Josh Beckett’s New Approach

Josh Beckett hasn’t looked the same this season. After an off-season as public enemy No. 1 to Red Sox fans, Beckett could have benefited from a strong start this year. Unfortunately for the 31-year-old, he had a disastrous season debut — one in which he allowed five home runs in just 4.2 innings.

Since then, though, Beckett has been pretty effective. While it’s tough to draw conclusions from small samples, Beckett might be using a new approach on the mound. And if his past two starts are any indication, that approach is working.

Beckett appears to be throwing his cutter more often this season. While is usage is only slightly up (20.1% last season, to 23.3% this year), Beckett hasn’t been throwing his fastball as much. Depending on which tool you look at, Beckett may actually be throwing his cutter more often than his fastball.

It’s actually a bit puzzling why Beckett would choose to throw his fastball less often. It rated as his best pitch last season and produced a 15.6 pitch value. That wasn’t all volume either, as his wFB/C of 1.03 rated second to his 1.76 change-up. So why the change?

While we can’t be certain, there are some factors that could explain Beckett’s reliance on his cutter. Beckett’s fastball velocity has been down thus far: He’s only averaging 91.5 mph this season — compared to 93.0 mph last year. Beckett could be compensating for that lack of velocity by throwing more cutters. Early season velocity is typically lower than usual — and Beckett was dealing with a thumb injury during the spring — so this could just be a small-sample blip.

That’s not to say he hasn’t been effective, and Beckett might want to continue using his cutter. According to Joe Lefkowitz’s pitch f/x site, Beckett has primarily used the cutter to neutralize right-handed batters. In Beckett’s first start, he threw his cutter 20 times, which resulted in four swinging strikes. Beckett mixed his pitches a bit better in his second start, and he only managed one swinging strike on his cutter — though he had a much better game.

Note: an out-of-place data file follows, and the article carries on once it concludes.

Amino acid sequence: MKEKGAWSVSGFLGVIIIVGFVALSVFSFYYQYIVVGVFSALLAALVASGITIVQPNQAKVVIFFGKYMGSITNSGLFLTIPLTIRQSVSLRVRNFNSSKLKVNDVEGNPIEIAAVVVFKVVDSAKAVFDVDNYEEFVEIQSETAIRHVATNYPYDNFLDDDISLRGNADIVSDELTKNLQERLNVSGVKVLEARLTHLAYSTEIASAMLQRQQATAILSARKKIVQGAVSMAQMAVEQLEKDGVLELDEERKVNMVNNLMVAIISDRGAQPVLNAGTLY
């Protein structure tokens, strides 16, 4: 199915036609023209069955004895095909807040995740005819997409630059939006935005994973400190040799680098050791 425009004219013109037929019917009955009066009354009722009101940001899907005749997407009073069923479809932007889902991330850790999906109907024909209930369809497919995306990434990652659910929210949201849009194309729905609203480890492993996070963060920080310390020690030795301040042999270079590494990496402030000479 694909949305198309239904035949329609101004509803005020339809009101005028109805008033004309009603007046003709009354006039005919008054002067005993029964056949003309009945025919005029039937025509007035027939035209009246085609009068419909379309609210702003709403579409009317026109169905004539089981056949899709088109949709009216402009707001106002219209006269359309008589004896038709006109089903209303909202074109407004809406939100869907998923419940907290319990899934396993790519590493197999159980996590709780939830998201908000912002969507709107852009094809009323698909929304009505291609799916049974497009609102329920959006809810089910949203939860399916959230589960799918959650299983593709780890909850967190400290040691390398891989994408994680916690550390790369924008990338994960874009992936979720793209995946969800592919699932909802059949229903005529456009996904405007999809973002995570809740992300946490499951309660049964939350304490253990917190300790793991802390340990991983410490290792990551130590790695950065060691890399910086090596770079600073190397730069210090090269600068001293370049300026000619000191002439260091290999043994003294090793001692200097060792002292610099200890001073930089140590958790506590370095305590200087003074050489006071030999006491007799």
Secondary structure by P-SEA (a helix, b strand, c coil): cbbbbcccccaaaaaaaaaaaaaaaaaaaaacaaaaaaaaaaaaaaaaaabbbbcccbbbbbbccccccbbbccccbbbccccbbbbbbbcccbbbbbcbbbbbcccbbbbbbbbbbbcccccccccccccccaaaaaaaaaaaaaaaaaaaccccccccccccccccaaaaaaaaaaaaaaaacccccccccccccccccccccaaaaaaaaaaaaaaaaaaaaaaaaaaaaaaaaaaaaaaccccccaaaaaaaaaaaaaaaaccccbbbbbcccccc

Last night, Beckett’s cutter really became a weapon. Relying on mostly a four-seam fastball and the cutter, Beckett held the Texas Rangers to three runs over seven innings while walking just one batter. It wasn’t a phenomenal performance, but his cutter looked very good. Beckett threw 31 cutters last night, which resulted in eight swinging strikes. That was good for a 25.8% swinging-strike rate. It also has been encouraging to see Beckett’s velocity slowly creep up after each of his starts. Last night, his average fastball was much closer to 92 mph. That’s not a huge change, but it could be a sign that he’ll regain some of his velocity as the season moves on.

All told, Beckett’s cutter is producing more whiffs so far than any pitch, other than his change-up. His cutter has also produced the highest ground-ball rate among all his pitches. While his terrible season debut marred his early results, Beckett has been effective his last two times out. And that could at least partly be a result of his increased reliance on the cutter.

Beckett no longer has the velocity to succeed as a true power pitcher. But to remain effective, he has begun to rely on another pitch — one in which he seems to be gaining confidence. By using his cutter more frequently this year, Beckett will prove that his first start in 2012 was an anomaly.

We hoped you liked reading Josh Beckett’s New Approach by Chris Cwik!

Please support FanGraphs by becoming a member. We publish thousands of articles a year, host multiple podcasts, and have an ever growing database of baseball stats.

FanGraphs does not have a paywall. With your membership, we can continue to offer the content you've come to rely on and add to our unique baseball coverage.

Support FanGraphs




Chris is a blogger for CBSSports.com. He has also contributed to Sports on Earth, the 2013 Hard Ball Times Baseball Annual, ESPN, FanGraphs and RotoGraphs. He tries to be funny on twitter @Chris_Cwik.

newest oldest most voted
Jason
Guest
Jason

…yes, but how many seconds between cutters?

Freddy
Guest
Freddy

You are an evil, evil man.

Richie
Member
Richie

I saw a couple of innings of the game last night. No stopwatch, but it seemed to me like Beckett was working at a decent pace, actually. Maybe he reads the paper?

RC
Guest
RC

The reason Red Sox and Yankees games go so long is the same reason that Detroit’s games will go long this year: Good hitters.

Better hitters take more pitches. They walk more. They get out less. All of these things lead to longer games.